Othello, Riverside Studios - review

Published: Wednesday, January 22, 2014 9:58 PM | Review by: Lloyd Lewis-Hayter |
Orangutan Productions Othello - Othello (Stefan Adegbola) Orangutan Productions Othello - Othello (Stefan Adegbola)

It has become the norm for theatre graduates to set up their own companies. Whereas some small companies such as Forced Entertainment and Punch Drunk have gained great followings, many new theatre companies struggle to stand out amongst the others.


Bring forward Orangutan Productions. Presenting their first production, the company has gone down the educational route with a shortened version of Othello running alongside school workshops and Q&As. To add another dimension to the play and maybe to draw in a larger audience, essences of Film Noir have been combined into the piece.


Seeing the clear similarities between the themes of tragedy, jealously and revenge in both Othello and Film Noir, director Rebekah Fortune has clearly ran with the idea as a dramatic 1940s feel leaks from the programmes, set and costumes.


Orangutan Productions Othello - Cassio (Fergan Phillips) Othello (Stefan Adegbola) Orangutan Productions Othello - Cassio (Fergan Phillips) Othello (Stefan Adegbola)

While Set Designer Libby Todd uses a variety of hanging fabrics to emphasize the low key lighting typical of Film Noir, there were no signature venetian blind shadows. A simple stage block becomes the main focus of the set acting as a bar, work top and bed across various scenes. The lighting and set could have been more exciting, however this is easily forgotten as the fast paced plot gets in to swing.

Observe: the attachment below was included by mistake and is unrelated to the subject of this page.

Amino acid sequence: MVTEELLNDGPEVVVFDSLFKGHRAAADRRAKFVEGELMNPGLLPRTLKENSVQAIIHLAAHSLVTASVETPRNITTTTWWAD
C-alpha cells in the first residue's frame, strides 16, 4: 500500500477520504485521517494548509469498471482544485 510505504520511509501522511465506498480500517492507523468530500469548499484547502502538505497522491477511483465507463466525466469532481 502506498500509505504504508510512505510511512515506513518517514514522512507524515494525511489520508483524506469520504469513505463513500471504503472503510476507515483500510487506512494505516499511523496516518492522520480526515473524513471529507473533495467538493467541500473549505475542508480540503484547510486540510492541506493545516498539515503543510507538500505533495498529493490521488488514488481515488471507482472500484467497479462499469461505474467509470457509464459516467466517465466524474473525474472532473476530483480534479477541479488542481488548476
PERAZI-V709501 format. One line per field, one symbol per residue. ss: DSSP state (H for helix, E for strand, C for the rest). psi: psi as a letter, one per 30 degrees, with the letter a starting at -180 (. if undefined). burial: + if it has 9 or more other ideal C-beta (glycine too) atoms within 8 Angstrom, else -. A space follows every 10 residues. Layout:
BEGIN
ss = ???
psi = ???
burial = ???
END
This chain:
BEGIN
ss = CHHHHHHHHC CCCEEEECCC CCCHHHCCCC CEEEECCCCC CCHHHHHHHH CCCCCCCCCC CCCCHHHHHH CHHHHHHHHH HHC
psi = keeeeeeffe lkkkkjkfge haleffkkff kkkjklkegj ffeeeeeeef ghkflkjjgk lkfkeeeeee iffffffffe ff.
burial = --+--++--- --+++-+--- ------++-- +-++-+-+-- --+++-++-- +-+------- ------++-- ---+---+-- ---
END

Perhaps not wanting to prove cliché, actor’s regional accents are kept however this almost makes the American 1940s set and costume seem out of place. Enhanced greatly by his costume, Peter Lloyd’s arrogant Northern Iago brings to mind a corrupt 1940s detective rather than a Film Noir villain. An element of Film Noir which does tie in well with Othello is the black and white portrayal of the female characters. The casting falls in to place superbly as a whole but with the female characters especially, as Gillian Saker’s honest and innocent Desdemona has every member of the cast and audience wanting to either propose to her or be her by the final scene.


With gender and sexism being the themes brought to the forefront of this production, the topic of race disappointingly falls in to the background. Being a play with one of the first Black protagonists in Western literature, the play brings to light many questions and issues which should be too important to brush over for a production aimed at students.


Don’t let the target audience put you off seeing this show though. Stefan Adegbola’s Othello is a solid performance and the shortened script makes this an enjoyable and easy Shakespeare experience.


Orangutan Productions Othello - Brabantio (Andrew Lewis) Club Singer (Rudina Hapiti) Barman (James Lawrence) Orangutan Productions Othello - Brabantio (Andrew Lewis) Club Singer (Rudina Hapiti) Barman (James Lawrence)


Info: Othello is at Riverside Studios until Saturday 8 February. Book tickets


Related links

Stefan Adegbola - interview


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